How waste disposal specialists REMONDIS and Rhenus use connected filling level sensors to perfect used glass container and data protection bin pick-up services.
Over a meter tall with a capacity of 250 liters in polished aluminum, the data protection container, an office environment classic, is usually overlooked. Yet there are hundreds of thousands of data protection bins on wheels in German office corridors and copier rooms. They store confidential paper documents securely until they are collected for disposal and destruction.
Disposal, but GDPR-compliant
Companies must dispose in conformity with data protection regulations of business documents and documents containing sensitive data such as company secrets, personal data, bank account details, contracts and job applications that they no longer want to keep, and paper documents must be shredded to a specific maximum size. Waste disposal service providers like Rhenus offer this process as a professional service, providing data protection containers for documents destined for destruction that they collect at regular intervals.
That is a task performed by Rhenus Data Office. The document logistics service provider from Westphalia provides customers with data protection bins, collects them and disposes of their contents in compliance with the EU’s General Data Protection Regulation (see Info box). This process was long conducted on a regular schedule, and that was where Rhenus saw scope for optimization. Some containers were only half full while at other locations they were full to the brim with documents stacked next to them on the floor. The existing option was far from ideal. A customer’s employee had to keep an eye on the filling level and call Rhenus in time to request collection of the full bin. That in turn required Rhenus to set up a call center to handle calls.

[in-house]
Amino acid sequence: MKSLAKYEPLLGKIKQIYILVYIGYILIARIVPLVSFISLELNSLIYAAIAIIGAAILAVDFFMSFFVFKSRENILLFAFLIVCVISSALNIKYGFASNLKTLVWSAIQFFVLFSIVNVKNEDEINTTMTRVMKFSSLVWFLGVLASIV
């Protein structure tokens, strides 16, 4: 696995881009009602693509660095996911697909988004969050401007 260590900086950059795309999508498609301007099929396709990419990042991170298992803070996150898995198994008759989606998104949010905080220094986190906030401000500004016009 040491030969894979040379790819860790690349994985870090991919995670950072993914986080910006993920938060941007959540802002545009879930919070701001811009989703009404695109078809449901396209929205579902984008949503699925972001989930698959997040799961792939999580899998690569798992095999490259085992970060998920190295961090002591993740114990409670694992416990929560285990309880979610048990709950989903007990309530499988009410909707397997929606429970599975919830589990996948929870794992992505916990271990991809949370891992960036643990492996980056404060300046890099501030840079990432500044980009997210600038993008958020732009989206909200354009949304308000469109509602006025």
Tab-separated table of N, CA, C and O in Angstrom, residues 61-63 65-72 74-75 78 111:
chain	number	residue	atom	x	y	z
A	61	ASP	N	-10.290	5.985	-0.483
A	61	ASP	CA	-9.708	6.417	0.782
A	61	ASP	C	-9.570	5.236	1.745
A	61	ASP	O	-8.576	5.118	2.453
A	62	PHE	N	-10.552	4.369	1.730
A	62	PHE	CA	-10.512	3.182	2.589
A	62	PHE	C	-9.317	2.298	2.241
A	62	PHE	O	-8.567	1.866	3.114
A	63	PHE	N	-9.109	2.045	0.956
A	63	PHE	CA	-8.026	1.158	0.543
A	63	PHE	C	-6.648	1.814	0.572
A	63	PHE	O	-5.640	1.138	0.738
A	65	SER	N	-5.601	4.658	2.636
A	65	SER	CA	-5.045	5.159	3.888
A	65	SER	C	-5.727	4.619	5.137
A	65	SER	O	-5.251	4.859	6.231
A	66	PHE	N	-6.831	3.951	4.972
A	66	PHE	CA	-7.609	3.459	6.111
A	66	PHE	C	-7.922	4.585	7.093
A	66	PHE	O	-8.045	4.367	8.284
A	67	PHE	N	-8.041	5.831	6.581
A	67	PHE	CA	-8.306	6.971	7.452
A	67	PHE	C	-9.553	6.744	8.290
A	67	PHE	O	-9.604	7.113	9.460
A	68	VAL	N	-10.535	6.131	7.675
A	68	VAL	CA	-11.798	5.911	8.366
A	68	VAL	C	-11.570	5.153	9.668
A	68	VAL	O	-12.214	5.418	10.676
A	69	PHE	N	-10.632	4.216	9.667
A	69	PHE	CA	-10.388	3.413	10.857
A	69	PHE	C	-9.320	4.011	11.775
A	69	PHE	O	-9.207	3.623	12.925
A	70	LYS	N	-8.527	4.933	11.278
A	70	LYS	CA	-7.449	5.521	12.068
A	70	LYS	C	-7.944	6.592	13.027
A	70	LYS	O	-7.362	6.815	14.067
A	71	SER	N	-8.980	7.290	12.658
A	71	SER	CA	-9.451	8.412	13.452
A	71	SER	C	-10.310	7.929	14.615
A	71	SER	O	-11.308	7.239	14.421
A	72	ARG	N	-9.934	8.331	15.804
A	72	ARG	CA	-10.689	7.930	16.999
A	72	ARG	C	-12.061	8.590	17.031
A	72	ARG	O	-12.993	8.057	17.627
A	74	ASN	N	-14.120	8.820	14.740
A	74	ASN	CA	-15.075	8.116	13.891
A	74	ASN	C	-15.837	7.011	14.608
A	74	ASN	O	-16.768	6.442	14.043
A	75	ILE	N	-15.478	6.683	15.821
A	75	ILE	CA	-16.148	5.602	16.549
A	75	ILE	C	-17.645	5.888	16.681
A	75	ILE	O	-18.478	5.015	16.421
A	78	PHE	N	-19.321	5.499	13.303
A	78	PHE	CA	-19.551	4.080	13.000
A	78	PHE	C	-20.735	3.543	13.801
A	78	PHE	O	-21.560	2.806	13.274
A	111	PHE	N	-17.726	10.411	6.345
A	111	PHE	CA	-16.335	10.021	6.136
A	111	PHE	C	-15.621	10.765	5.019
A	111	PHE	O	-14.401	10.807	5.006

Smart Data Bin With a Wireless Transmitter
What Rhenus lacked was automatic notification of the filling levels of its data protection containers. The digital filling level checkers available were too expensive for use in large numbers – over 100,000 data bins. And they mostly used energy-intensive ultrasonic technology that required frequent battery replacement. The solution was to digitize the collection process, for which Rhenus developed jointly with the Fraunhofer Institute for Material Flow and Logistics (IML) and Telekom at the Fraunhofer Enterprise Labs (see Info box) a low-cost filling level checker.